Google News Archive
4 February 1906, Bridgeport (CT) Herald, pg. 13, col. 4:
DANBURY MAN
GRAFT VICTIM
Henry Vaughan Related Strange
Story of Political Shakedown on
the Reservoir Scheme.


Google Books
July 1910, New England Magazine, “Criminal Slang” by Joseph M. Sullivan, pg. 588:
“Shake down” is paying for police protection against your will, and a “dead criminal” is one who has become discouraged, reformed or given up grafting.

14 January 1911, Trenton (NJ) Evening Times, pg. 3:
Now I see that our discredited Water Board declines to let go so much as one of the ward heelers who have been so long on the job, and who have waxed so fat, despite the shakedown of five per cent. of their wages for the Republican pot. 

30 October 1914, Jersey Journal (NJ), pg. 20, col. 1:
“Steuerwald on this very corner a year ago, in my hearing and, in the hearing, no doubt, of many of you said that Griffin’s officeholders were crapshooters and shake down artists and that no one could get a job with the city unless he belonged to the Amalgamated Order of Crapshooters, the society of Shakedown Artists, or the Moving Picture Hold-up Association.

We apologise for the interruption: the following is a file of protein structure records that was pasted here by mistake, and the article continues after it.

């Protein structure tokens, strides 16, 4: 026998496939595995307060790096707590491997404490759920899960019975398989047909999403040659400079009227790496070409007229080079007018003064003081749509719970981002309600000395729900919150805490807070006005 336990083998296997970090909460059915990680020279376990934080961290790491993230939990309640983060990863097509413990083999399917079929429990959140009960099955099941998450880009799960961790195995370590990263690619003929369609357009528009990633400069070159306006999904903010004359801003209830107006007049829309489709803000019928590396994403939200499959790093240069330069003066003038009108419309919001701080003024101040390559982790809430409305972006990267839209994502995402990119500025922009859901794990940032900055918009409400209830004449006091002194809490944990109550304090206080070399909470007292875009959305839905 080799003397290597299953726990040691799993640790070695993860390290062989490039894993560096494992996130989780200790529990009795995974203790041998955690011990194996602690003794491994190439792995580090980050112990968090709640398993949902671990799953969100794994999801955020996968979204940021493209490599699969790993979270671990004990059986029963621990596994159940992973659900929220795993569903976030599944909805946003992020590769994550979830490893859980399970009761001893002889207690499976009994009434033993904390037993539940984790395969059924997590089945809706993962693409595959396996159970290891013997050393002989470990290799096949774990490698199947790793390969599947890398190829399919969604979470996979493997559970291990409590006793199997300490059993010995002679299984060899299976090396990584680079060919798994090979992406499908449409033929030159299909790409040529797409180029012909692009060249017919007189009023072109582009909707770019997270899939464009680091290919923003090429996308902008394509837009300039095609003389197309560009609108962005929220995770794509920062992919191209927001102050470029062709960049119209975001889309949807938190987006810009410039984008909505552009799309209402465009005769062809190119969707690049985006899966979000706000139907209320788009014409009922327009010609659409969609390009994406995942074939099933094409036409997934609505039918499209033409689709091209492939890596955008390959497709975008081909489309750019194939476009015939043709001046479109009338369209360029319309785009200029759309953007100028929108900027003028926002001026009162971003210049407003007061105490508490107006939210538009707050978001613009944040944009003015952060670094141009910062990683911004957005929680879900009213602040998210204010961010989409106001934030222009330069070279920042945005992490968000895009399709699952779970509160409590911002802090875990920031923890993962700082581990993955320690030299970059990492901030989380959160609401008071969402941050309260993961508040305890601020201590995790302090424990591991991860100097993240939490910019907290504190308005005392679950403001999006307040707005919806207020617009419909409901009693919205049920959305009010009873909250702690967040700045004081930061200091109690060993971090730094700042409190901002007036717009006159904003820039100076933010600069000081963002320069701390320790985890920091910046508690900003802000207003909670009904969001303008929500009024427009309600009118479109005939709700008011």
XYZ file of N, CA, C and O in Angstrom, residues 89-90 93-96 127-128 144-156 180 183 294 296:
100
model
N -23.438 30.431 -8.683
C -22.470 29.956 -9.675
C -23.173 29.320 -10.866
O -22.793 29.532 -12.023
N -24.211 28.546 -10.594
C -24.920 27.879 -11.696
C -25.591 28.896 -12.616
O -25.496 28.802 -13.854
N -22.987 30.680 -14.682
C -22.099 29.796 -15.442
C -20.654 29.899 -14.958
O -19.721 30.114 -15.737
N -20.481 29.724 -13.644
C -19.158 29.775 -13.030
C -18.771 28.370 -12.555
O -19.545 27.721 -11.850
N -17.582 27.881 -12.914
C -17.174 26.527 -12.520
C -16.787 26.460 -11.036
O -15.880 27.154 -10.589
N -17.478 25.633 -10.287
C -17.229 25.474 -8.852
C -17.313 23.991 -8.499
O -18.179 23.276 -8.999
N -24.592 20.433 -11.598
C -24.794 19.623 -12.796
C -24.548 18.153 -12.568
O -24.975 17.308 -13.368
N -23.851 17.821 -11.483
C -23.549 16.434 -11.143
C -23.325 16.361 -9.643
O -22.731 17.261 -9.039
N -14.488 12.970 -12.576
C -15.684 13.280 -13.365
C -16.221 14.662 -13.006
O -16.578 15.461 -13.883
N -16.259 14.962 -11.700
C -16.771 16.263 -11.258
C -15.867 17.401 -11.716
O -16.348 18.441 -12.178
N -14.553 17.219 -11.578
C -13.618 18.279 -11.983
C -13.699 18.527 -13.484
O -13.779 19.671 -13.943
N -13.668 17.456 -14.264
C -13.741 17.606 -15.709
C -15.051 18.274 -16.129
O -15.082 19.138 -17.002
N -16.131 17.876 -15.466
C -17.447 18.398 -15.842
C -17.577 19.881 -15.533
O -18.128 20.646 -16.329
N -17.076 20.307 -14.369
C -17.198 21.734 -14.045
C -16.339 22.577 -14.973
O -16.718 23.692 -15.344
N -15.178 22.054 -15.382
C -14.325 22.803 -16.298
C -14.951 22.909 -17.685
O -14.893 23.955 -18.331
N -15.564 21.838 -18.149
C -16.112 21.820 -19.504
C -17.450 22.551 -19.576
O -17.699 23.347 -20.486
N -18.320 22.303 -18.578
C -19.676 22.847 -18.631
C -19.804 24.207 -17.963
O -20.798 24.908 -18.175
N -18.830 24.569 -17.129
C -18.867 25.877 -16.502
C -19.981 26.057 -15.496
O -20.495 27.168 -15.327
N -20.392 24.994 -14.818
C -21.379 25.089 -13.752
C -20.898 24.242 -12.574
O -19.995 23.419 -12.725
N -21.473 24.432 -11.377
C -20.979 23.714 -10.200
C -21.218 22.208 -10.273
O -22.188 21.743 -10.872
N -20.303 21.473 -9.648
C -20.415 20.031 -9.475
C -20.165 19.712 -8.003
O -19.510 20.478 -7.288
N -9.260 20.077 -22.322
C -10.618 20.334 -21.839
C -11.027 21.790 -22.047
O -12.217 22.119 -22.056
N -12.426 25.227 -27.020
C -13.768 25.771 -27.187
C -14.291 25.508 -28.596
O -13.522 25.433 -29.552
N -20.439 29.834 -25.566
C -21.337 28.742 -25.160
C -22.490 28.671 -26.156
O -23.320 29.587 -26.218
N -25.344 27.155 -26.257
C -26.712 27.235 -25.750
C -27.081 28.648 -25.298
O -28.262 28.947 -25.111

7 January 1920, Kansas City (MO) Star, pg. 2:
MAYES HALTS A “SHAKEDOWN.”
No Forced Political Contributions
From Employees of Agriculture Board

JEFFERSON CITY, Jan. 7.—The persistent activities of the Democratic state committee, from its headquarters in Kansas City, in seeking to “shake down” political contributions from every department of the state government under control of a Democrat, met with a severe rebuke today from Jewell Mayes, secretary of the state board of agriculture.

10 June 1921, Fort Wayne (IN) News Sentinel, pg. 4, col. 3:
The union labor man has been too prone to look complacently upon the wrangles between business agents and contractors or property owners in the belief that at worst it meant nothing to him, even if the agent did shake down some millionaire for a few thousand dollars.

OCLC WorldCat record
The big shakedown
Author: John Francis Dillon
Publisher: 1934.
Edition/Format: Film : English